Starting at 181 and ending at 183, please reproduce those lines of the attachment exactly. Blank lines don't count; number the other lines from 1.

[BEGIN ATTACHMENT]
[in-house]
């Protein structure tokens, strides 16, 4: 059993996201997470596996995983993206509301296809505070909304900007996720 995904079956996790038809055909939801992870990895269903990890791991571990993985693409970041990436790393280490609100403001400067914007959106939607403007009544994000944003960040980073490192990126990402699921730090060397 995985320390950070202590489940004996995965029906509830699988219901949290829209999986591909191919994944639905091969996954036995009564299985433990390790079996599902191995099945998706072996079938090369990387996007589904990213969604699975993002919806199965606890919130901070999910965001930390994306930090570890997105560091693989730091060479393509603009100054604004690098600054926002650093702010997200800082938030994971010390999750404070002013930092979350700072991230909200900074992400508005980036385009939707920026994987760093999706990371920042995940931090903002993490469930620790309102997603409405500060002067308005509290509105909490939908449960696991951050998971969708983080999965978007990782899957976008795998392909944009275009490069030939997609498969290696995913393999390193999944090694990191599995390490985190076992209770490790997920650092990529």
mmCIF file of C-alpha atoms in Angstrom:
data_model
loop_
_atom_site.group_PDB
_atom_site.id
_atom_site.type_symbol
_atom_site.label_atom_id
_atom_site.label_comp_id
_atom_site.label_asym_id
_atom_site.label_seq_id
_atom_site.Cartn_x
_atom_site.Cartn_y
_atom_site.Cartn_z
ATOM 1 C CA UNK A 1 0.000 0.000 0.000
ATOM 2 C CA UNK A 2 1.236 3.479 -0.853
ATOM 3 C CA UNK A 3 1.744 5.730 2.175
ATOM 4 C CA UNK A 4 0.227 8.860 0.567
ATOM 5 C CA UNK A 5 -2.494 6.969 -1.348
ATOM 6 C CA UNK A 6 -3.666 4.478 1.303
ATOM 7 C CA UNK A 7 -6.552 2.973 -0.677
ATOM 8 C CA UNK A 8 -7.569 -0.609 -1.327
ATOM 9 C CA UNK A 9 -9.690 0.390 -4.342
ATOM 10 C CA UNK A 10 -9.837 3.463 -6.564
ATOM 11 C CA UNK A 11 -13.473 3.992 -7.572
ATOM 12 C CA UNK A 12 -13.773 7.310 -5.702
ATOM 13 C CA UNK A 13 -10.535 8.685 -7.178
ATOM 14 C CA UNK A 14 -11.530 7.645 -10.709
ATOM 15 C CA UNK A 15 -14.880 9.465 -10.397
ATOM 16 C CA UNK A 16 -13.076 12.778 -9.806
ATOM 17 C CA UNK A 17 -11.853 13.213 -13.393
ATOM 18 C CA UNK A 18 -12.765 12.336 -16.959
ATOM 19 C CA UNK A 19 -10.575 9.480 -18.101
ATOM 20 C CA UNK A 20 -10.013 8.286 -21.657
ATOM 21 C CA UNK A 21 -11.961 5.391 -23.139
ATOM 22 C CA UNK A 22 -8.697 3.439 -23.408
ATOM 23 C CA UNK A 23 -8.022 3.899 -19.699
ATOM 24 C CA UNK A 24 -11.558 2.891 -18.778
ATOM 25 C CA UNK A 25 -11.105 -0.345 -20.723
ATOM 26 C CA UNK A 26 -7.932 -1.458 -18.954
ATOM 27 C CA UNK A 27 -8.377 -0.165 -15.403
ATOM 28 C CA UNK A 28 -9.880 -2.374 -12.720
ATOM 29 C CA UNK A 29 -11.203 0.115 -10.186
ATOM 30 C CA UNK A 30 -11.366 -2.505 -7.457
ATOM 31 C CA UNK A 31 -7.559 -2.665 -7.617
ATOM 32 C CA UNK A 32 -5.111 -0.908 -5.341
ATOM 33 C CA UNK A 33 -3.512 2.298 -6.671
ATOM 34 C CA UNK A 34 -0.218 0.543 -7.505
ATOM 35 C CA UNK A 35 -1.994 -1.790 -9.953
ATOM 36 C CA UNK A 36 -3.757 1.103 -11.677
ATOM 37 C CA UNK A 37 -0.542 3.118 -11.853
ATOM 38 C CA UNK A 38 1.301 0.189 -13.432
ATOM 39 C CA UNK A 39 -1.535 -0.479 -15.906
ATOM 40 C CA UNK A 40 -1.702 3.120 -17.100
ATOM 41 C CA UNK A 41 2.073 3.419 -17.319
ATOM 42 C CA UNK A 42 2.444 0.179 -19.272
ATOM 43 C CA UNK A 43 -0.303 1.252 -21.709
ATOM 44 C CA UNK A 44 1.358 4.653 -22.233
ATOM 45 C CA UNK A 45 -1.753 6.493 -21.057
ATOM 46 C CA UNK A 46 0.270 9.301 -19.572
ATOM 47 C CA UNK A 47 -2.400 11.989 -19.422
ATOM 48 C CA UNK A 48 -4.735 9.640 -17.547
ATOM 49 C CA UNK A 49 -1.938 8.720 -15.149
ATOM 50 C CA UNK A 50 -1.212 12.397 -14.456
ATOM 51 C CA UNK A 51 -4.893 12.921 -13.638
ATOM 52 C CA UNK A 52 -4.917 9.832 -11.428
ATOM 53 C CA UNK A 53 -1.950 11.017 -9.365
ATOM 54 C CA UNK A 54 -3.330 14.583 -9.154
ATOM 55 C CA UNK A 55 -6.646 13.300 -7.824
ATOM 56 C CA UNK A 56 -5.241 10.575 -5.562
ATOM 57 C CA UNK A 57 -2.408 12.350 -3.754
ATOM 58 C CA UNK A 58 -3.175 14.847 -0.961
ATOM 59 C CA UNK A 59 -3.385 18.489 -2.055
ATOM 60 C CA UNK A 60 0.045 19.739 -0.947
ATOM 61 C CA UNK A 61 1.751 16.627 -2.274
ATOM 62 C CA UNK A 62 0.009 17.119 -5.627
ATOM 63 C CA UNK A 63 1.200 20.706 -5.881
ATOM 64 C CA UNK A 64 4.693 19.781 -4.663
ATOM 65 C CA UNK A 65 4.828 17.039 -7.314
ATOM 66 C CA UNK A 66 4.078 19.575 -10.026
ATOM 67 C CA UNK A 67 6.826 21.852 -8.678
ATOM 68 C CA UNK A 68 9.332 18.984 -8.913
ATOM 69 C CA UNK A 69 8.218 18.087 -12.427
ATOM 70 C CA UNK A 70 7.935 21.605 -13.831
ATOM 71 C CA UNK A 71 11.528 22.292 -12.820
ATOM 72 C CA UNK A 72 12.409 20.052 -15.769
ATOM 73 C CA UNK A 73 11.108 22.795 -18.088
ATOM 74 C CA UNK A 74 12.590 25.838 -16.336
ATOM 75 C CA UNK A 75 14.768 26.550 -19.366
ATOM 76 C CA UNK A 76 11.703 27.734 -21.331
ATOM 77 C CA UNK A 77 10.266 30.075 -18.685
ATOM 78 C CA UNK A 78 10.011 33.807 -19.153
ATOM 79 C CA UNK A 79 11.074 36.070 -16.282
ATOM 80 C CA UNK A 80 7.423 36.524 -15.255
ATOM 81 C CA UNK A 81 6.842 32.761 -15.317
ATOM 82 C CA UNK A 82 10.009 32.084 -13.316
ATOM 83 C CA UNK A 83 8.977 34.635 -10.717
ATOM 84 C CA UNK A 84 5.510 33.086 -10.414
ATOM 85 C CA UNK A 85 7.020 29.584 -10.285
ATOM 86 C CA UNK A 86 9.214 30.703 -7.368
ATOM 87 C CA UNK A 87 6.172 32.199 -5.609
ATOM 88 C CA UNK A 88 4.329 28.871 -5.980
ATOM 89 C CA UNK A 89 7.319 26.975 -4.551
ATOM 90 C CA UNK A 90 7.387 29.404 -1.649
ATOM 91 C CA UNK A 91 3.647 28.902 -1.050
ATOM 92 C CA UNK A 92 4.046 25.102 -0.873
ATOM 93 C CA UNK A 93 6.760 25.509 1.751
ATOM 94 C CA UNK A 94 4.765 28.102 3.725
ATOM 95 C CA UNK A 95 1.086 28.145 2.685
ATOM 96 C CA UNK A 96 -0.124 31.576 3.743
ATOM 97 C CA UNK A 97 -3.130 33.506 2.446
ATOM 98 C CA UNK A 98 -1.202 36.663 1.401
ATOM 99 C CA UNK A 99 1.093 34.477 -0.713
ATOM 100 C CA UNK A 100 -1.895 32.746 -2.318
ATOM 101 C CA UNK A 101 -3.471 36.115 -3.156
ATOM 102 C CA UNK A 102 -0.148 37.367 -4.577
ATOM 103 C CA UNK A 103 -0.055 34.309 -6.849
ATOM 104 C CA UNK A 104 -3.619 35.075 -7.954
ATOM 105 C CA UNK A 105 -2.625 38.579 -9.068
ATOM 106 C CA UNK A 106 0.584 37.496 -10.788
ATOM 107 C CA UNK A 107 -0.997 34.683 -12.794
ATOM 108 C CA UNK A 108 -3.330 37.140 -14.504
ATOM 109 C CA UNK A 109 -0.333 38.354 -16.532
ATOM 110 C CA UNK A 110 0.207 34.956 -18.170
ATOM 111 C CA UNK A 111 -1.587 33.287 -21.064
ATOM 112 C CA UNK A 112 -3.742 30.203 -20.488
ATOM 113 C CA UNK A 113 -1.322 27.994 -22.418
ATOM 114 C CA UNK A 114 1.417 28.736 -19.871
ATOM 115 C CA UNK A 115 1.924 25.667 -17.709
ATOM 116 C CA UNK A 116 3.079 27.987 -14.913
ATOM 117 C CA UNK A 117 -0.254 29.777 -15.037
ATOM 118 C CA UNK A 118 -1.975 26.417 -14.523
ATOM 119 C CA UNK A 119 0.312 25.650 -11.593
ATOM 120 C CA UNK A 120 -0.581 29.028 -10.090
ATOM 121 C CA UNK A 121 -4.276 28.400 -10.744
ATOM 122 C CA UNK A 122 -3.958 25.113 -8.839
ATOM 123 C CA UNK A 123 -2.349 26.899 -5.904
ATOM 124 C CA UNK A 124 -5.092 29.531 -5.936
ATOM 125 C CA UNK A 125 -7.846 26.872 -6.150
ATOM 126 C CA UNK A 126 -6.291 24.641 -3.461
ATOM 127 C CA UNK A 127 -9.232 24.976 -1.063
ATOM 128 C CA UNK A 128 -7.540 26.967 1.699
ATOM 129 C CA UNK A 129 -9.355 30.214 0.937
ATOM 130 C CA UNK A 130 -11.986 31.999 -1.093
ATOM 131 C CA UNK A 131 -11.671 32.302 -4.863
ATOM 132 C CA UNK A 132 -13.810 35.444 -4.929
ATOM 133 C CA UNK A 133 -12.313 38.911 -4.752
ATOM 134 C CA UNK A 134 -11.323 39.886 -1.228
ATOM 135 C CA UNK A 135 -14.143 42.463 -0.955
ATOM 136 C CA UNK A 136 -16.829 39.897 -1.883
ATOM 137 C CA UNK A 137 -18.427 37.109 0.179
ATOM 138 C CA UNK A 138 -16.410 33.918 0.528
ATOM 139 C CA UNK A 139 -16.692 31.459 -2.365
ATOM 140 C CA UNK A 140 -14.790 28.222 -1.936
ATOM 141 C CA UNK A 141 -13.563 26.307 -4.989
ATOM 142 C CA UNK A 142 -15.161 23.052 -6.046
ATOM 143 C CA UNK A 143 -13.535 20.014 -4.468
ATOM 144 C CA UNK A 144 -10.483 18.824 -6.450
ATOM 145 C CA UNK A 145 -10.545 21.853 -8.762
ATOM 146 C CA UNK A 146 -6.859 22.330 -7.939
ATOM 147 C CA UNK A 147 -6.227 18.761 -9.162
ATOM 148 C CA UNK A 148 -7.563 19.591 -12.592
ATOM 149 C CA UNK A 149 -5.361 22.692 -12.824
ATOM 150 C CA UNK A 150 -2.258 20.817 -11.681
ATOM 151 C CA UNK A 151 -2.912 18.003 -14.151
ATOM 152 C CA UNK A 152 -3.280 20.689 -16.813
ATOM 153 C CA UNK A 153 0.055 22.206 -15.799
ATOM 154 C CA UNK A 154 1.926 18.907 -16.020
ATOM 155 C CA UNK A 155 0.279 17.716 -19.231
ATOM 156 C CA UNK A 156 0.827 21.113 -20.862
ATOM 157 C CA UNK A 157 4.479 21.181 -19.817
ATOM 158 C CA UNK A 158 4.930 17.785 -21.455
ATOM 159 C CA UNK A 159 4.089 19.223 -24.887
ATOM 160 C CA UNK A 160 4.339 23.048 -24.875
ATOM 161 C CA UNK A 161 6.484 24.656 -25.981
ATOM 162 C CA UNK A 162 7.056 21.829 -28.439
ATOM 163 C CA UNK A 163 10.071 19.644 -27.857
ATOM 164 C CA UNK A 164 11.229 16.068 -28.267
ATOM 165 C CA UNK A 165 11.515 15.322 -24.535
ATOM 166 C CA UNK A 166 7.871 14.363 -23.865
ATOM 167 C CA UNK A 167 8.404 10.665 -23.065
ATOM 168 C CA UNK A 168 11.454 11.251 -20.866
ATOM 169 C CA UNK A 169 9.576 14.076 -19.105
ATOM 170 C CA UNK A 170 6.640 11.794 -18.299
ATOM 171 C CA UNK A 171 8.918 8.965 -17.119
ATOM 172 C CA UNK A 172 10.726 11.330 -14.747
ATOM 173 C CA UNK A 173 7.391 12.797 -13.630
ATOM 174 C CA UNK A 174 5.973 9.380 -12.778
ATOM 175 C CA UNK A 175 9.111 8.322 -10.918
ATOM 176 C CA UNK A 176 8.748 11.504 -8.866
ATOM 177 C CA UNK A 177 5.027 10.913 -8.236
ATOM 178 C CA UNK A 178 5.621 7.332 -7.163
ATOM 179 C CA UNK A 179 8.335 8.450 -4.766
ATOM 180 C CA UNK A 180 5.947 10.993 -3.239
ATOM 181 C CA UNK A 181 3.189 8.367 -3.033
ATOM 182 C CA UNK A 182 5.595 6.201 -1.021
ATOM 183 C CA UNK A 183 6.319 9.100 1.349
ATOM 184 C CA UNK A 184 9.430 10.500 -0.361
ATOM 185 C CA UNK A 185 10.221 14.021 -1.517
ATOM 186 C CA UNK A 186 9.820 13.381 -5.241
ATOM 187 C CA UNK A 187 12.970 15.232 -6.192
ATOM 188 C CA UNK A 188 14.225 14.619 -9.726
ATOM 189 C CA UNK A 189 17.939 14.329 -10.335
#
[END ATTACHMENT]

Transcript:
ATOM 166 C CA UNK A 166 7.871 14.363 -23.865
ATOM 167 C CA UNK A 167 8.404 10.665 -23.065
ATOM 168 C CA UNK A 168 11.454 11.251 -20.866